Five Rules Native English Speakers Never Follow

Today’s English lesson might upset a lot of people! We’re going to talk about five rules that native English speakers rarely follow. Do you think it’s okay to break grammar rules if no one else is following them?

I know that many of you learn the correct way of speaking and writing English by learning grammar rules from English textbooks or from your English class. Then, when you get out into the real world and you listen to or engage with native English speakers, you start to notice that not everything you hear is correct. What you hear people saying is not the same as what you learned in your English class.

Most likely, others are breaking the rules you’ve learned which can be a bit confusing, but is very common.

What about your native language? Are there certain rules that many people break? Maybe they use your language incorrectly.  Is it common for people to break the rules speak in an incorrect way in your language? Let me know what those rules are that people are breaking in the comments below. I’m very curious!

Five Rules That English Speakers Often Break

Here are five things that native speakers do that are common in everyday spoken English, but are actually incorrect. Am I suggesting that you speak this way, too? Well, not really, but I think it’s important that you understand what you hear when native speakers speak differently than they do in your textbook or classroom.

  1. Who Vs. Whom

Who is used in the subject, like he or she.

Who is going with us? (He is going with us.)
Who wants ice cream? (She wants ice cream.)

Whom is used in the object, like him or her.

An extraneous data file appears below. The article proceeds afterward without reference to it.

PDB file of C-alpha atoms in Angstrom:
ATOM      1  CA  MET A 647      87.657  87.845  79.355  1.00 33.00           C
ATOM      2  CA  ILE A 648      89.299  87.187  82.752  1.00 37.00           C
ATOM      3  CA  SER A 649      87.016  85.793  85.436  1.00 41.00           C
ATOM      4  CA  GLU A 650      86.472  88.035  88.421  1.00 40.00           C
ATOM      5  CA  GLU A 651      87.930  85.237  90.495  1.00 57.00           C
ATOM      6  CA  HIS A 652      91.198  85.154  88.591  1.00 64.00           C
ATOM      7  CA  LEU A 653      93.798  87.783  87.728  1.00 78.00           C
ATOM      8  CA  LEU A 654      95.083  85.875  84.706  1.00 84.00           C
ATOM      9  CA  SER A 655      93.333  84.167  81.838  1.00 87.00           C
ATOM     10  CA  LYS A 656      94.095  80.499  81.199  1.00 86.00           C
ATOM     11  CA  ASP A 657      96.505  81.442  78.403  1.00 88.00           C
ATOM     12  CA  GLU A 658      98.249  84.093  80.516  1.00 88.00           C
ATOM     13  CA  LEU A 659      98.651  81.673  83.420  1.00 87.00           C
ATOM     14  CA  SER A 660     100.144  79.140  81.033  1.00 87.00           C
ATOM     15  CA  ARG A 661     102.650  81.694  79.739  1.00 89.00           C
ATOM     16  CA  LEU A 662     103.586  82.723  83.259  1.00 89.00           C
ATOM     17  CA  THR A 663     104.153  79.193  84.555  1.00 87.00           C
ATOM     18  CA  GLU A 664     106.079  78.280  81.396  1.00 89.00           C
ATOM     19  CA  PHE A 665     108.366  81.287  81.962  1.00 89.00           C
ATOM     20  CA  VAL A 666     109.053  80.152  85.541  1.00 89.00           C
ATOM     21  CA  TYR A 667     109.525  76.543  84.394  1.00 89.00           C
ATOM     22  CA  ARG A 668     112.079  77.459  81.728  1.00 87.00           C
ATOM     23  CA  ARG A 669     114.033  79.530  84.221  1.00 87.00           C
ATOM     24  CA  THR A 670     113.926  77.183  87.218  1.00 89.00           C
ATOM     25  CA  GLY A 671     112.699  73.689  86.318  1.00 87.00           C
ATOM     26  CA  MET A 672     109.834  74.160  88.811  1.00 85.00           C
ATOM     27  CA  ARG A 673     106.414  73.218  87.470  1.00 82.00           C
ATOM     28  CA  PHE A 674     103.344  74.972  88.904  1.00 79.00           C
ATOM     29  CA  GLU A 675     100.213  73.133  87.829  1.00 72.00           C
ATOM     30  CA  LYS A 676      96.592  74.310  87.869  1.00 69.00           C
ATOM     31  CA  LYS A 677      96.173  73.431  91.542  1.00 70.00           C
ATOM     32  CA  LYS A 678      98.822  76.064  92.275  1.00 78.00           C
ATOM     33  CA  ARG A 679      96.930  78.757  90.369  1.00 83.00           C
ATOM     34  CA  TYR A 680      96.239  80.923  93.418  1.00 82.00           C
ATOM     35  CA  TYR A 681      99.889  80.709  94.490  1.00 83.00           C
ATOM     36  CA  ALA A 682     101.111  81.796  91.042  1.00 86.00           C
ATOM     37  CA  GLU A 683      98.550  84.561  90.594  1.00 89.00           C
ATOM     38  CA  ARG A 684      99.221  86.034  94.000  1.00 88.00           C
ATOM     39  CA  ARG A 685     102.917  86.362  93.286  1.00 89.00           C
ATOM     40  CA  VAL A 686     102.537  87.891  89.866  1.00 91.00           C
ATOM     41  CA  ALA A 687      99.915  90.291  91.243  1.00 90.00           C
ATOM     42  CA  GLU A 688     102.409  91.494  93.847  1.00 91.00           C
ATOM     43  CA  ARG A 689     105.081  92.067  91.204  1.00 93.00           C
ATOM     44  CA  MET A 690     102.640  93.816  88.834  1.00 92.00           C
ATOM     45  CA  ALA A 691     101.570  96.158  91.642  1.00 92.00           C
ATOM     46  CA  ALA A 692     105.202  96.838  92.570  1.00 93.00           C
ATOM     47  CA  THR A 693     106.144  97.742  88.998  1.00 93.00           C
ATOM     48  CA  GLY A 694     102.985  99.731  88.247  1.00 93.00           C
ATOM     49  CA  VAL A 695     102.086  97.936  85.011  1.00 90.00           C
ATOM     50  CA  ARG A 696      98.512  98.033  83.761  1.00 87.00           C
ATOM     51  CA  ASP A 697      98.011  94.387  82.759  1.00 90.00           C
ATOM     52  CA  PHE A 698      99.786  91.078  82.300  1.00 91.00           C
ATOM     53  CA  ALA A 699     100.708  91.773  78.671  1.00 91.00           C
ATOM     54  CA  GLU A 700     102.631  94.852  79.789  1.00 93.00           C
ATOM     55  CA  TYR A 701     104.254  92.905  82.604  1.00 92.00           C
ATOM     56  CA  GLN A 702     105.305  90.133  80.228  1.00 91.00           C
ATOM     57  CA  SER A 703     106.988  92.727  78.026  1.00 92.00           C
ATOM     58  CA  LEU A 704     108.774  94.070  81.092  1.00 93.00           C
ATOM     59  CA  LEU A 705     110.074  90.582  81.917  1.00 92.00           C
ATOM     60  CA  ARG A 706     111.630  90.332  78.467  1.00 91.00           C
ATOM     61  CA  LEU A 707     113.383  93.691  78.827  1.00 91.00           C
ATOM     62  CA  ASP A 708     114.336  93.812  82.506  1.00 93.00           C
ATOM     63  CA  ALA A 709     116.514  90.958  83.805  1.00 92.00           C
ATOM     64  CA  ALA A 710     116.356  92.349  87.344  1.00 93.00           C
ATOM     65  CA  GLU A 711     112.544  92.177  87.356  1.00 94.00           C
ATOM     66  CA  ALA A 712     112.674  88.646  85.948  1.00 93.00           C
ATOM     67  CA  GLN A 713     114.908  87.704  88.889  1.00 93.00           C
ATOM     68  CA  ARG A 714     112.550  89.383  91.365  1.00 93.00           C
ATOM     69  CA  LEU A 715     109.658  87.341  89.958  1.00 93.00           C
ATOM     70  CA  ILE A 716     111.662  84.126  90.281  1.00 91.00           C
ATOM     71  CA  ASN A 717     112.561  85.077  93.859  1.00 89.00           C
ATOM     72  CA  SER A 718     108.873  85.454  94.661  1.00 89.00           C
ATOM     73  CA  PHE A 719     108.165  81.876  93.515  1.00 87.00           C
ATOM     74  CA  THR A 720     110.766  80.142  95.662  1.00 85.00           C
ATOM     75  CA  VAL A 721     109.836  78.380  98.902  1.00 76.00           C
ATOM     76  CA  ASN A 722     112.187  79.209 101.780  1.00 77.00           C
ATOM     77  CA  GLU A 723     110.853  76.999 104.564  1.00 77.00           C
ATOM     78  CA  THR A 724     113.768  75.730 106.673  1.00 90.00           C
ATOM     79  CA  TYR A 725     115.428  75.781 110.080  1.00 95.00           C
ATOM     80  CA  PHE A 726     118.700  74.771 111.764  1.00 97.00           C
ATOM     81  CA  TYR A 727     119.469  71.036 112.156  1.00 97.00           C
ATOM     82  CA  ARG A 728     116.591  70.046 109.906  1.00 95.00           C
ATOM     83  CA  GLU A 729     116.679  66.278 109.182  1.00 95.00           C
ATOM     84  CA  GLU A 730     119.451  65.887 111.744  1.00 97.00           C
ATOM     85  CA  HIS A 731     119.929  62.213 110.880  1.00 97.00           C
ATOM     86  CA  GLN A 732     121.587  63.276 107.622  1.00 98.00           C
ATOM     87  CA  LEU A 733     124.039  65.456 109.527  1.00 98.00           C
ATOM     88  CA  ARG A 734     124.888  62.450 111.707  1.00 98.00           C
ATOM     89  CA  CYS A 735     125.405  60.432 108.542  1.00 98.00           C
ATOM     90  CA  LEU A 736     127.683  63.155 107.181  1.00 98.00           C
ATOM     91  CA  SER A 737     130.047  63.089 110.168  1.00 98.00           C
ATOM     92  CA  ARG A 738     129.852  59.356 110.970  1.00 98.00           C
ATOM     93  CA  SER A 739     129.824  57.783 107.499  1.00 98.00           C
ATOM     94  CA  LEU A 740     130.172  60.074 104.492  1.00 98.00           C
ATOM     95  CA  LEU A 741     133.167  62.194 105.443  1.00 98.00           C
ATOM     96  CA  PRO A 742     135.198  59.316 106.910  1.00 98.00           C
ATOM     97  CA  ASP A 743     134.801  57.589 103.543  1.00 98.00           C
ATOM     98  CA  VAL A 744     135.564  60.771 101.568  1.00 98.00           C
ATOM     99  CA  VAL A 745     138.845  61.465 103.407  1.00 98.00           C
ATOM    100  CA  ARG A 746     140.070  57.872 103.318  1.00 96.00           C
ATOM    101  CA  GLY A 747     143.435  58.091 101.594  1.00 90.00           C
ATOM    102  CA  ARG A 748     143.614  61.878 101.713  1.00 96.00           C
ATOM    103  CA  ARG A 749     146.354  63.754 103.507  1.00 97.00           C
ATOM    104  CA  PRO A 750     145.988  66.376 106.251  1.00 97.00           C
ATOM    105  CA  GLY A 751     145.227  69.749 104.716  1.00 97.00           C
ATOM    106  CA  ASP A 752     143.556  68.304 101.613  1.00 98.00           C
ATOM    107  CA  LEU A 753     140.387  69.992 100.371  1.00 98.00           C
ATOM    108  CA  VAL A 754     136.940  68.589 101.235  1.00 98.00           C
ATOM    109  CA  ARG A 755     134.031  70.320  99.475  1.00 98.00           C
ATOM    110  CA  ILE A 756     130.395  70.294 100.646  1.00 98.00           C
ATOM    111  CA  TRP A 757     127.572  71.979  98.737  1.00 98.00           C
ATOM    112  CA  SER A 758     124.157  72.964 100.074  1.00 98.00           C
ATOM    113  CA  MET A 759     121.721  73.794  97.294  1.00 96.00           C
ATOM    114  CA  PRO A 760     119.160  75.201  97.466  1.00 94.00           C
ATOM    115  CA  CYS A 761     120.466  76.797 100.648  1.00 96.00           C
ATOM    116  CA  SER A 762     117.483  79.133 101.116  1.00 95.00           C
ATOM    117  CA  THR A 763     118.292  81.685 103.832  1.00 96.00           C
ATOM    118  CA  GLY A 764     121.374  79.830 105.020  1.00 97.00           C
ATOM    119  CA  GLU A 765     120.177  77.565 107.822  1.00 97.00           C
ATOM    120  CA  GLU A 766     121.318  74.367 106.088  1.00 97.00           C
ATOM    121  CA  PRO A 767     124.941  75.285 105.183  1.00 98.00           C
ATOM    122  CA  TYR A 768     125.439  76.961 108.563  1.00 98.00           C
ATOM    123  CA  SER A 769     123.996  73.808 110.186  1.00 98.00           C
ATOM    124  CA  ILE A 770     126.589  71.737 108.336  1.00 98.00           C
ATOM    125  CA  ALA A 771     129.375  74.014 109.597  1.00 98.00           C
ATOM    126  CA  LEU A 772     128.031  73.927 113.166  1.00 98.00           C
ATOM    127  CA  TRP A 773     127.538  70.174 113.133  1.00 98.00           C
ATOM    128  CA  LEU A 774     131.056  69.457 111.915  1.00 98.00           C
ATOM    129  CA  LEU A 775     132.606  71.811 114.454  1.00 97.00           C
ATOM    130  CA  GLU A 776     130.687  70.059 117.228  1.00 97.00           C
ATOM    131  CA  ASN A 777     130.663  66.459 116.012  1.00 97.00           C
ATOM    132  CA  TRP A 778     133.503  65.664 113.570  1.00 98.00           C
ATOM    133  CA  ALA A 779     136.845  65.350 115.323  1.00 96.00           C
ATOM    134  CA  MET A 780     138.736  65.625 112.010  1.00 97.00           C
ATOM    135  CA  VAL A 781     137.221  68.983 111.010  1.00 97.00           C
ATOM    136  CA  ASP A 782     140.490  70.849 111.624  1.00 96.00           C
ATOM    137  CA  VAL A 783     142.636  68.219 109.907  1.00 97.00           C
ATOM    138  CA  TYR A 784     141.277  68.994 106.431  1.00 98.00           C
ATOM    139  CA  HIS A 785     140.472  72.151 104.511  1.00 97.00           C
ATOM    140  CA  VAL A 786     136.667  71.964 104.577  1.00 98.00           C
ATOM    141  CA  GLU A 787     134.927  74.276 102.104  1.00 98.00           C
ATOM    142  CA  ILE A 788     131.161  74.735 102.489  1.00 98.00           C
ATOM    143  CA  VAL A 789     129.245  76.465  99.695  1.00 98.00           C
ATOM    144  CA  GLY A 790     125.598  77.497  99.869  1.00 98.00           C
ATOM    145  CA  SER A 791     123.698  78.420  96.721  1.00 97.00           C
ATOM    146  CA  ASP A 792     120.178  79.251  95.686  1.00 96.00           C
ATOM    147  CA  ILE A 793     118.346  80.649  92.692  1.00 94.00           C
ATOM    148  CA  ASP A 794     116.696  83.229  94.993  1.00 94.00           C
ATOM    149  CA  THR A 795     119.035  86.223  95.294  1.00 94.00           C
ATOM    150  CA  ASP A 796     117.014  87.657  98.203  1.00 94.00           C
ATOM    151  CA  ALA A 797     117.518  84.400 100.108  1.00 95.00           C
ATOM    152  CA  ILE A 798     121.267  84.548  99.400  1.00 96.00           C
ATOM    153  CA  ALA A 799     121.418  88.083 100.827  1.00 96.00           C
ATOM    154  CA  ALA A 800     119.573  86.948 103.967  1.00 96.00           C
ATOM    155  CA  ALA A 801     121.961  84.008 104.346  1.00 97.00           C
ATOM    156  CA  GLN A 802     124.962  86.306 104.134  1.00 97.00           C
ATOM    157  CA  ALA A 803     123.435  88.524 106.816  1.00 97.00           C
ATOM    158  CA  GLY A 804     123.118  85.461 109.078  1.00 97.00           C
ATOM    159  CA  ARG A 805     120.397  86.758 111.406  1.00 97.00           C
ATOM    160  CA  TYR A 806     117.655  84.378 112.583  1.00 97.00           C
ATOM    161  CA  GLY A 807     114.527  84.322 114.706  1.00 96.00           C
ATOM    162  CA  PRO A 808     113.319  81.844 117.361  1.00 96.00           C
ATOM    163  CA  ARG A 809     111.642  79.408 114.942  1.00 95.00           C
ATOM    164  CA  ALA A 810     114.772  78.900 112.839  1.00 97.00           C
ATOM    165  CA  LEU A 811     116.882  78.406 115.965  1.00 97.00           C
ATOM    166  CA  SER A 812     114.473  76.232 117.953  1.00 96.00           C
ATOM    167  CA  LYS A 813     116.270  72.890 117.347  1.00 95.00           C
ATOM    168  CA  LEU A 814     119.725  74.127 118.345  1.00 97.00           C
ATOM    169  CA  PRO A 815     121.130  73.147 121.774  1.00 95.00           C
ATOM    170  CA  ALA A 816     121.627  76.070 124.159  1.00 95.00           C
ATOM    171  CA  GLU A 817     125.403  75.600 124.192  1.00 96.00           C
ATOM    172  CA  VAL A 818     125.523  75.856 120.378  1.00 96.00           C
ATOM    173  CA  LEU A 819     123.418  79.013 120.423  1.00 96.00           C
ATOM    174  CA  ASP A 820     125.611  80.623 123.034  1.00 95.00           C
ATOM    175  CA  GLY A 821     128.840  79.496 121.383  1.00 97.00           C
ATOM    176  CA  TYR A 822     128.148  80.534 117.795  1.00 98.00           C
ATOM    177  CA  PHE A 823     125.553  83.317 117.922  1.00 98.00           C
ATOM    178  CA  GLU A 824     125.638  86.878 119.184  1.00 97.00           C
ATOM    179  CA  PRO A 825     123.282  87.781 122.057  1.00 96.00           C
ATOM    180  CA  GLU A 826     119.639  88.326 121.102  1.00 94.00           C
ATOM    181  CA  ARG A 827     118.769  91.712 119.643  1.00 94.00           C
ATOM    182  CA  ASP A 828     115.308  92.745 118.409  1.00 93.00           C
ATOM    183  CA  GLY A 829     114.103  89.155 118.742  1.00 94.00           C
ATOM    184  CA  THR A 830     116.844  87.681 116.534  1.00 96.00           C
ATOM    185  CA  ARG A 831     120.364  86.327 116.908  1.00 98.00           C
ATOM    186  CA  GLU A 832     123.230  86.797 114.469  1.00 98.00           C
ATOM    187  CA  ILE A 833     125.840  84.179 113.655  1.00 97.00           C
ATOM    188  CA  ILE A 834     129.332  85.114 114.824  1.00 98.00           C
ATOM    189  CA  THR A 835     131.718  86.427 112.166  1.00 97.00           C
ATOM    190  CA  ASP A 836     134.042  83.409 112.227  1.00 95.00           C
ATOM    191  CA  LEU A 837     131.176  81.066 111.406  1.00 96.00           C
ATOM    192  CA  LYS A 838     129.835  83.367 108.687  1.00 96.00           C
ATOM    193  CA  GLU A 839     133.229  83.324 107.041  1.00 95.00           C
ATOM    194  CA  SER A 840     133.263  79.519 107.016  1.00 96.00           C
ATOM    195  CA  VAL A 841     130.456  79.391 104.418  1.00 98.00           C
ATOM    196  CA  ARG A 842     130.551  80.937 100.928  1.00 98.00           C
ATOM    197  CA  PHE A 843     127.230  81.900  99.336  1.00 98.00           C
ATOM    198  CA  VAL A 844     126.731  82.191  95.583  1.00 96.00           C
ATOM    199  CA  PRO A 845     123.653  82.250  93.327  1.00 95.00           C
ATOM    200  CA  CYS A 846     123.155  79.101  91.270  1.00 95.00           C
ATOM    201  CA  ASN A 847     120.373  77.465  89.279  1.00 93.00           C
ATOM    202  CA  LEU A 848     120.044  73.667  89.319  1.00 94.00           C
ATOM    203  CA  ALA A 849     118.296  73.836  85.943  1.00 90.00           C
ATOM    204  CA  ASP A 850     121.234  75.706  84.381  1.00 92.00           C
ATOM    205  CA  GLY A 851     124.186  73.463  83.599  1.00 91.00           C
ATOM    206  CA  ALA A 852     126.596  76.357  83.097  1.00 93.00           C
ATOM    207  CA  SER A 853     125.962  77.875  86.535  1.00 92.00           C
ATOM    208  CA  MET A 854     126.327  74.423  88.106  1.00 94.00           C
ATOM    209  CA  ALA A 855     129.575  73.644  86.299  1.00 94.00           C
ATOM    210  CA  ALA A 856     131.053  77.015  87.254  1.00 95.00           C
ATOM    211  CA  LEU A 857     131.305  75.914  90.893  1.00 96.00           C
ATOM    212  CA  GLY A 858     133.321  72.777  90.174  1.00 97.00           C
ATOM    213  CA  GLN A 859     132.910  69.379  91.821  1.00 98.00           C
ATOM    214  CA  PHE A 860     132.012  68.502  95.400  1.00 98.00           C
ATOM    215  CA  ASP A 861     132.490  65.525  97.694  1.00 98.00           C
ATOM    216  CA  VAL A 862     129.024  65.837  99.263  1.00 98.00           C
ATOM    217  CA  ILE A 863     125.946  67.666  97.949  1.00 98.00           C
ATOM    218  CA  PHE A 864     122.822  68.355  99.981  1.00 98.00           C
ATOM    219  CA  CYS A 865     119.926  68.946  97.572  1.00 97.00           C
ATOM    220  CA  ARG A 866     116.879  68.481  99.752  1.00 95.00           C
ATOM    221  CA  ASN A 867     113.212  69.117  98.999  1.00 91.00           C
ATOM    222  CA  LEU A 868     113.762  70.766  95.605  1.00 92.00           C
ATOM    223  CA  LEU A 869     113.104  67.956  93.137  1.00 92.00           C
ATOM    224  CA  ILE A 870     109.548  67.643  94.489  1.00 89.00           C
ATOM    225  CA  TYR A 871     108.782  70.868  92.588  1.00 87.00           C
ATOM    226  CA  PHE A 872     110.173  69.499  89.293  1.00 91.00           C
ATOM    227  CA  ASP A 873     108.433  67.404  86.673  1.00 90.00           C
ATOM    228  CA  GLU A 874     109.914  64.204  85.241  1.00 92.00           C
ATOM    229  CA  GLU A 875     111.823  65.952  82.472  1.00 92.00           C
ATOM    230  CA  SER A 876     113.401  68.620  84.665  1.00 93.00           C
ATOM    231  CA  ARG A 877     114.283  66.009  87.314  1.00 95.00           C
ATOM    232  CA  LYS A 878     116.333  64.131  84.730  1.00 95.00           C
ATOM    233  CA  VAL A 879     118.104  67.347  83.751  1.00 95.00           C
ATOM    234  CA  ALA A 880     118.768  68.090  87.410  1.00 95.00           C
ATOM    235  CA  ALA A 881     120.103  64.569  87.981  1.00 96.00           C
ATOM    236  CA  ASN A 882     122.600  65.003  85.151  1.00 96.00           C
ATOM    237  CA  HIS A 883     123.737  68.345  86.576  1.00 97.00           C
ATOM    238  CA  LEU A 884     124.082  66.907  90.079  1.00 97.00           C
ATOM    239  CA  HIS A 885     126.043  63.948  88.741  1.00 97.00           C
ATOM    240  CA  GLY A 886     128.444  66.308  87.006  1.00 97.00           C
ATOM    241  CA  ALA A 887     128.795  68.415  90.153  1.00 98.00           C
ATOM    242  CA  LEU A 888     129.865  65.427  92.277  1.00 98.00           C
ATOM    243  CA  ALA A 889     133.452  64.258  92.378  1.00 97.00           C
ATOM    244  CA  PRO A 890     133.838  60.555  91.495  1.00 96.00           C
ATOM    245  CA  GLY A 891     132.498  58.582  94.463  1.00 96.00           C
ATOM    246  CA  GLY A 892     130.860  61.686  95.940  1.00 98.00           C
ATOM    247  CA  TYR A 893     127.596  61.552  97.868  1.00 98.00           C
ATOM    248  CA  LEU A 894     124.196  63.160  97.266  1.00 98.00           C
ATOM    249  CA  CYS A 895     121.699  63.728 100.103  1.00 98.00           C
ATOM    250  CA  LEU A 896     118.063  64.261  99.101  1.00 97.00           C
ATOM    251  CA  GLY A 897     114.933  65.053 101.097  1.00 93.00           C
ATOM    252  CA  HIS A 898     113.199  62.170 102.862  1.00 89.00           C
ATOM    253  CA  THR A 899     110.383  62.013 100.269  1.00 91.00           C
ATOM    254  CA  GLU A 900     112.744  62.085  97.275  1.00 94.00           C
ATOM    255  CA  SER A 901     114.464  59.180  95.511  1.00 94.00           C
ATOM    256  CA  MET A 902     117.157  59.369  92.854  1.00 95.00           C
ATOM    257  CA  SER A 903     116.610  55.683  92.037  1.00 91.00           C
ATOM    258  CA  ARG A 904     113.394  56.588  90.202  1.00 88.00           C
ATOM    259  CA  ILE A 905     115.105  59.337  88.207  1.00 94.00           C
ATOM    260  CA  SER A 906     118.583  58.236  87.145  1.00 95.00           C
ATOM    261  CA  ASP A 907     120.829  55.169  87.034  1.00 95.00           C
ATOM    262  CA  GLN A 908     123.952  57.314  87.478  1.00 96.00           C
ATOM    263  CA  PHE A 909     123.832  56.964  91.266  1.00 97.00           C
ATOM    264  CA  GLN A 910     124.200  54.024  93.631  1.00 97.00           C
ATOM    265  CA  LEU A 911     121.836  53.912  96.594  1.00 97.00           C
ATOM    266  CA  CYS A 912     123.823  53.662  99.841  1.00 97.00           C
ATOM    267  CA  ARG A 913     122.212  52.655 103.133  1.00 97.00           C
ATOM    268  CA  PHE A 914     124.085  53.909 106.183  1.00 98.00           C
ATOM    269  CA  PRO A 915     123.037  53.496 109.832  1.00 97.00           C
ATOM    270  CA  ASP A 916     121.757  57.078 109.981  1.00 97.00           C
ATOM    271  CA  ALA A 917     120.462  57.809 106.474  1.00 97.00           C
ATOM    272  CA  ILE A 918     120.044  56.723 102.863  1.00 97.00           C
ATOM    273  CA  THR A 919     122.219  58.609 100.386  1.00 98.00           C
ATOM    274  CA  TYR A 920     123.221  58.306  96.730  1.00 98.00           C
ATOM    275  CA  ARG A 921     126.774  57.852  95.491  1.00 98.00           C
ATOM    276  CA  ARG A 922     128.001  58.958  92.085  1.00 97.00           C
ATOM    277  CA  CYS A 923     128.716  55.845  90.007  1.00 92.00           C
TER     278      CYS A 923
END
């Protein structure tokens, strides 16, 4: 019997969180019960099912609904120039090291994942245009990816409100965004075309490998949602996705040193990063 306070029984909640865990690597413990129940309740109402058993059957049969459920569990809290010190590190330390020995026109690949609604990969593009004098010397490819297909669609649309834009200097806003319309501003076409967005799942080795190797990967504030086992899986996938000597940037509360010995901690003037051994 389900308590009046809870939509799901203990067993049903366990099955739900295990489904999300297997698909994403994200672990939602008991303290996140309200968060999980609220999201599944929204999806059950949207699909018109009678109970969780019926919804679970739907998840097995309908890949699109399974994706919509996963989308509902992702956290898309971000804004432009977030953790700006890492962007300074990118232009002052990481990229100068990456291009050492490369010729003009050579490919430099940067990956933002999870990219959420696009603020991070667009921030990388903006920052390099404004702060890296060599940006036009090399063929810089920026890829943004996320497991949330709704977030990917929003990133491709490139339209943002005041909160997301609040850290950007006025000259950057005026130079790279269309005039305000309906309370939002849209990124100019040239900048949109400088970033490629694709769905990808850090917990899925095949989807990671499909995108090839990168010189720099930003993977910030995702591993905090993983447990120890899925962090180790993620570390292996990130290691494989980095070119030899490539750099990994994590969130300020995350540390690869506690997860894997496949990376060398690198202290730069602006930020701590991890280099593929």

To whom was the letter addressed? (It was addressed to him.)
Whom do you believe?  (I believe her.)

When in doubt, try replacing the word whom with he or she. If you can, then who is correct. If you can replace whom with him or her, then whom is correct.

The problem is, most native English speakers no longer use the word whom at all. We just find it too complicated to use correctly so we’ve stopped using it. Since we’ve stopped using it, sentences that need it sound strange. It’s still used, however, in very formal or academic speaking and writing.

So, the correct usage would be a sentence like this:

Whom should I ask?

A lot of native speakers would simply say, “Who should I ask?” When you speak English with a native speaker, just remember that we say who for both who and whom. We really don’t use whom anymore.

  1. Mixing Up Plural and Singular

This is strange, but native English speakers often mix up plural and singular, especially when the subject is “there.”

For example, when you use there is, you know that the next word should be singular. When you use there are, you know that the next word should be plural.

There is a problem with this report.
There are some problems with this report.

Because problems is plural, we use the plural form of the verb to be, which is are. However, native speakers will commonly say, There’s problems with this report, or There’s problems with our grammar.

Why do we do this? Well, because there are is very difficult to pronounce as a contraction. Try to say it – there’re. That’s a lot harder to say than there’s! When we speak, we often want to naturally use the easiest sounds to produce. Is it correct? No! But is it common? Yes!

  1. Past Perfect Tense

This is one of those more advanced and complex tenses English learners ask me about a lot. This is probably because you don’t hear it used very often by native speakers.

Your English textbook tells you to use it when there is an action or event that happened in the past before another action or event that happened in the past, especially if there is some change that happened in between. A correct way to use the past perfect would be a sentence like this:

Before I went to New York City, I had thought it was dangerous.